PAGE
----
encountered it, so it seems unlikely he bore any of the blame for their failure
to inflict any confirmed damage on it.
Tarpon’s sixth patrol, from January 10 to Feb 25, 1943, was far more successful. By tonnage, it was the second-highest-scoring submarine patrol of the war to that point. For Burton, it was his last.
Thomas Lincoln Wogan
Burton and Wogan had much in common. Both were Naval Academy graduates — Wogan was class of 1930, Burton 1933 — both from the Philadelphia area, both married, both fathers, and both of their fathers had been career military officers, Wogan’s in the Navy, Burton’s in the Marines.
But apparently they had differences as well. Two weeks after the patrol ended — again at Midway — Wogan wrote to Rear Admiral Charles A. Lockwood, Jr., commander of the Pacific fleet’s submarine force, taxing Burton with “lack of judgment, indecision, inaccuracy, and an unfortunate personal manner which does not inspire confidence in either his superior officers or his subordinates” and recommending that his designation as qualified for command of submarines — and for service aboard them in any capacity — be revoked.
It was. Within another two weeks, on March 21, Burton was detached from the Tarpon and assigned to the command of the USS Macaw, then being fitted out at the shipyard of her builder, Moore Dry Dock Company, at the foot of Adeline Street in Oakland.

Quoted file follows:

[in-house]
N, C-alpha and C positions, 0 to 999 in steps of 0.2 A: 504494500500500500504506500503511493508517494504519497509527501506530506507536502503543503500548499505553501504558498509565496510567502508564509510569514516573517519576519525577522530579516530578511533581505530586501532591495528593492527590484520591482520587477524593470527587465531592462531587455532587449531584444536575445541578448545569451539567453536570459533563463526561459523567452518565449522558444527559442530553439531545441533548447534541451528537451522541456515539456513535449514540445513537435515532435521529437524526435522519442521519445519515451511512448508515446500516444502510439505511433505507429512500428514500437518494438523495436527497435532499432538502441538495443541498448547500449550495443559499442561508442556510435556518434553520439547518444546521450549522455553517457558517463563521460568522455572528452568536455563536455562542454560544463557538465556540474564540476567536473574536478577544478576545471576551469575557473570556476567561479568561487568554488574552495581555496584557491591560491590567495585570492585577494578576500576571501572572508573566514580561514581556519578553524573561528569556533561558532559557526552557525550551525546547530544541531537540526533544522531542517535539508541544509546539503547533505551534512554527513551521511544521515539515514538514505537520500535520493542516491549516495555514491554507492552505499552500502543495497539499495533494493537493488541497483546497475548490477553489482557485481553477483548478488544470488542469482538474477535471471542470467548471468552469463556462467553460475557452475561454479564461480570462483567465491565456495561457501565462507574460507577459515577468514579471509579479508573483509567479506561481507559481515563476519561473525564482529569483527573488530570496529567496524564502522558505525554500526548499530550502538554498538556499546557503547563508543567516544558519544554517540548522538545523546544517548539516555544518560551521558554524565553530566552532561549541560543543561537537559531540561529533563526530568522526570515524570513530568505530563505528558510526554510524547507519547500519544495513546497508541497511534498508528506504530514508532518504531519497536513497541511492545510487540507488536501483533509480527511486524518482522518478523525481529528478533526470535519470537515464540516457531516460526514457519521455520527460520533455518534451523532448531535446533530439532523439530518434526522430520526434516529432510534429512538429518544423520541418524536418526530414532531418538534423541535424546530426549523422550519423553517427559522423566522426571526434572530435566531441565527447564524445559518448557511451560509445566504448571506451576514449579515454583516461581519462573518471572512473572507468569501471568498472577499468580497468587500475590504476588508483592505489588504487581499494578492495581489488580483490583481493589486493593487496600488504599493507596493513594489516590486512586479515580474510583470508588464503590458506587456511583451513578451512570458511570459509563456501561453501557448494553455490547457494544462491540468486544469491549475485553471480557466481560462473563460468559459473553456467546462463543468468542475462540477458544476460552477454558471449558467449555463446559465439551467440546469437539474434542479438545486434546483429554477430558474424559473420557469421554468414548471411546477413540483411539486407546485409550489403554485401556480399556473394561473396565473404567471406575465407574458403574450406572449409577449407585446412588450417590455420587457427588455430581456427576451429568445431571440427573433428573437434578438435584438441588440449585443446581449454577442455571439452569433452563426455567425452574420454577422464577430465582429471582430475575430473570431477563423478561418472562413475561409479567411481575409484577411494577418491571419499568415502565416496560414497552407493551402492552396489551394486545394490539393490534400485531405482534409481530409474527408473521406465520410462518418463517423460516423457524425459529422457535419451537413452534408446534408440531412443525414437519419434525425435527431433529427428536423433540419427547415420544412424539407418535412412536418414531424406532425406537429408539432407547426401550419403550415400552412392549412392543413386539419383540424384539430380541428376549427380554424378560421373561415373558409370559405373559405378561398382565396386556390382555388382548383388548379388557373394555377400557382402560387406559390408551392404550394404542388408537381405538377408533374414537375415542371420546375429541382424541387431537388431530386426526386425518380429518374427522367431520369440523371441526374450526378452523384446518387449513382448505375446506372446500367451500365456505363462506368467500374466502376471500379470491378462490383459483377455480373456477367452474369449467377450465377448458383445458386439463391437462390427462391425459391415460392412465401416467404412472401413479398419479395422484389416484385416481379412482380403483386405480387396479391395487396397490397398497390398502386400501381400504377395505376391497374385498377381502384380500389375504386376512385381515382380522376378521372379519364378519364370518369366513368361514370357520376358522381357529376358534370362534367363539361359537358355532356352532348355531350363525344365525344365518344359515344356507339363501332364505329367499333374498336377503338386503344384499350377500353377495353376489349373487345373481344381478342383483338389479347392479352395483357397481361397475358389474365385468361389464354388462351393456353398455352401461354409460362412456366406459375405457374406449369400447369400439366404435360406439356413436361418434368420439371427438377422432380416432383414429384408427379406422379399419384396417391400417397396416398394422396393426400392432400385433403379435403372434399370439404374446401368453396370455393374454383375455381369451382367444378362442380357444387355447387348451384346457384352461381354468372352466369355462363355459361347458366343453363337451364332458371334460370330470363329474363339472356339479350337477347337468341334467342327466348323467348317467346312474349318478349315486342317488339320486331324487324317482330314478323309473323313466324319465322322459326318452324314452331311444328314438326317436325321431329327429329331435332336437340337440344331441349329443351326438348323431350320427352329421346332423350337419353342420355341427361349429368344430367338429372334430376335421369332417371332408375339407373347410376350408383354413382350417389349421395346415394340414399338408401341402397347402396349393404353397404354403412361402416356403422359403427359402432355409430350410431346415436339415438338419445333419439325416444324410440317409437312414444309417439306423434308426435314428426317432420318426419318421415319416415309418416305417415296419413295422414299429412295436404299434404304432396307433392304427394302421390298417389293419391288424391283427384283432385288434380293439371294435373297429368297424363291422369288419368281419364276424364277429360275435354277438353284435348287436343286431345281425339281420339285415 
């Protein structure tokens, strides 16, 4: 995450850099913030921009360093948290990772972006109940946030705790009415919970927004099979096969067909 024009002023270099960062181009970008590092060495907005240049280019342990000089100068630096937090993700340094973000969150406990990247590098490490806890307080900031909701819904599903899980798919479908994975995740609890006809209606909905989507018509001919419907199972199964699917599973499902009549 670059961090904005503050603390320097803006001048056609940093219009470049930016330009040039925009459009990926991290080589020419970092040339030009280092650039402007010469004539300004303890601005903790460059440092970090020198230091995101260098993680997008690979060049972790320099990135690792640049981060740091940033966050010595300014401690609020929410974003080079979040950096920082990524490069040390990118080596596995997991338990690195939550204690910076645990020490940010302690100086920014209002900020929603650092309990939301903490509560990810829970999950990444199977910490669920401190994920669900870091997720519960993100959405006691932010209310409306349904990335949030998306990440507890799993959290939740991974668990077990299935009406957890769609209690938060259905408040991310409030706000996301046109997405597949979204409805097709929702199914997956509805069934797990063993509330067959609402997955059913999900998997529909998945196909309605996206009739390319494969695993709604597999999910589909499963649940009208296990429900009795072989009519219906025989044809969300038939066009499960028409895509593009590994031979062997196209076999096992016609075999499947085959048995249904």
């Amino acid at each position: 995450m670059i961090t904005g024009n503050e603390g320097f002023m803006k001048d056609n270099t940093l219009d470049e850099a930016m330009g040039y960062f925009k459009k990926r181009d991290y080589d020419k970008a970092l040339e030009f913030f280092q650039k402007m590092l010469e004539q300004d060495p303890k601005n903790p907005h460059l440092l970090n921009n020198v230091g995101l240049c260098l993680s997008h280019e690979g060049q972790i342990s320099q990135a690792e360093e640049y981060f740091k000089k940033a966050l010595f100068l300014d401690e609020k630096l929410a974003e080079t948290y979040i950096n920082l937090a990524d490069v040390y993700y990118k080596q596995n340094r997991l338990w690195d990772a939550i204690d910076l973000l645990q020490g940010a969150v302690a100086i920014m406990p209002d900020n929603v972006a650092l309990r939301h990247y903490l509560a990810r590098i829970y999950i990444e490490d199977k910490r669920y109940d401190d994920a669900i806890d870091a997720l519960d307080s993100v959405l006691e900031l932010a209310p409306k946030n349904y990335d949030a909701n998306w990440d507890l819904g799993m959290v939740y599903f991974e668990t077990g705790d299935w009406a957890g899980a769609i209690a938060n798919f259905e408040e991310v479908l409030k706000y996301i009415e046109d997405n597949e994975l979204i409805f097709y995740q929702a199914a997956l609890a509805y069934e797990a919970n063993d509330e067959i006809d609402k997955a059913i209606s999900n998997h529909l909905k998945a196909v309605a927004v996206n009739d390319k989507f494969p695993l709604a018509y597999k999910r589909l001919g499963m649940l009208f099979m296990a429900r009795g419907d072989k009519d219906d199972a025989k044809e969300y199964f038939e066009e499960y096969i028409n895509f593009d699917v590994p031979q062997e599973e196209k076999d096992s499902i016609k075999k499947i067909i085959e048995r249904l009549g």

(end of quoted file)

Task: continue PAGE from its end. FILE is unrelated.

That was how Paul Burton came to the Macaw. As an officer of a submarine rescue vessel, he was still technically in the submarine force, but in all but that technical sense he’d been thrown out of it. Submarine rescue vessels have more in common with tugboats than with submarines. Despite the theoretical step up in the chain of command, from second in command of one vessel to command of another, his new assignment was in fact a humiliating demotion. He had been banished. At the end of his reply to his notice of revocation, he wrote:
After all is said and done I feel toward my submarine duty as
the little lad must feel whose ice cream cone slips into the filth of the street
on a hot summer day. Nothing was more cherished, and yet spoiled with such
• • •
The Macaw arrived at Midway without incident January 8, 1944, and was in the lagoon there about 0230 on the afternoon of January 16 when she received word that a submarine, USS Flier (SS-250), Lieut. Cmdr. John Daniel Crowley in command, had run aground about where the Tarpon had thirteen months before, by the entrance to the harbor channel. Within about fifteen minutes, the Macaw was under way, Capt. Joseph A. Connolly, the commanding officer of the Naval Operating Base at Midway, on board, on the bridge alongside Burton. As she emerged from the channel, they found that the Flier had run aground backward, with her stern pinned to the coral reef about 100 yards east of the channel entrance and her bow pointing more or less south, out to sea.
It was standard procedure at Midway, foul weather or fair, for a harbor pilot to board an incoming submarine and guide the craft through the narrow entrance channel, which is lined with coral and subject to currents, including one that typically sweeps across the entrance from west to east. As the Flier approached that day, a harbor pilot started out toward her aboard a motor launch, but whoever was in charge of it apparently thought better of tempting fate amid the swells and turned back. A yard tug, YT188, then came out in its stead and, after trying and failing to get a message to the Flier by bullhorn, signaled by semaphore, “Follow me.”....